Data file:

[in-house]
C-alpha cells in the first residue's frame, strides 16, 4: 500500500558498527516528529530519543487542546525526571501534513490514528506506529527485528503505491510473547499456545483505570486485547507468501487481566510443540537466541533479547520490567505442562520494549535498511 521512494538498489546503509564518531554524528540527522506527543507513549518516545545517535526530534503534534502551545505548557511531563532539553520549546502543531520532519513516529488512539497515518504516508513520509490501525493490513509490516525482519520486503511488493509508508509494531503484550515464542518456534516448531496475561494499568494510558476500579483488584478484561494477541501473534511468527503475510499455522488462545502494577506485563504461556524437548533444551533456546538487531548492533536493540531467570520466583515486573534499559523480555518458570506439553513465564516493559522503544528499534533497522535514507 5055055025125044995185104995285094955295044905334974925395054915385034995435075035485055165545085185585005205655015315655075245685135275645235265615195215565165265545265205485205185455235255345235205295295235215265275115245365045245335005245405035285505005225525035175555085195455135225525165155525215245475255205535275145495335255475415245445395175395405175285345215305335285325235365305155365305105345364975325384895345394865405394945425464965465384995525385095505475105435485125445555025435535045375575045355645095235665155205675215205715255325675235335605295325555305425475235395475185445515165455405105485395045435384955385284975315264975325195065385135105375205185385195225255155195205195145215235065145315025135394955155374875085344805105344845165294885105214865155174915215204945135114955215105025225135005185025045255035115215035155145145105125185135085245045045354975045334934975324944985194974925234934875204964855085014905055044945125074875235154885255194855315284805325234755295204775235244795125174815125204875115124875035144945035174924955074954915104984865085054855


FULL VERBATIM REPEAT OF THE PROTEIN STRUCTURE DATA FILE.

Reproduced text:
[in-house]
C-alpha cells in the first residue's frame, strides 16, 4: 500500500558498527516528529530519543487542546525526571501534513490514528506506529527485528503505491510473547499456545483505570486485547507468501487481566510443540537466541533479547520490567505442562520494549535498511 521512494538498489546503509564518531554524528540527522506527543507513549518516545545517535526530534503534534502551545505548557511531563532539553520549546502543531520532519513516529488512539497515518504516508513520509490501525493490513509490516525482519520486503511488493509508508509494531503484550515464542518456534516448531496475561494499568494510558476500579483488584478484561494477541501473534511468527503475510499455522488462545502494577506485563504461556524437548533444551533456546538487531548492533536493540531467570520466583515486573534499559523480555518458570506439553513465564516493559522503544528499534533497522535514507 5055055025125044995185104995285094955295044905334974925395054915385034995435075035485055165545085185585005205655015315655075245685135275645235265615195215565165265545265205485205185455235255345235205295295235215265275115245365045245335005245405035285505005225525035175555085195455135225525165155525215245475255205535275145495335255475415245445395175395405175285345215305335285325235365305155365305105345364975325384895345394865405394945425464965465384995525385095505475105435485125445555025435535045375575045355645095235665155205675215205715255325675235335605295325555305425475235395475185445515165455405105485395045435384955385284975315264975325195065385135105375205185385195225255155195205195145215235065145315025135394955155374875085344805105344845165294885105214865155174915215204945135114955215105025225135005185025045255035115215035155145145105125185135085245045045354975045334934975324944985194974925234934875204964855085014905055044945125074875235154885255194855315284805325234755295204775235244795125174815125204875115124875035144945035174924955074954915104984865085054855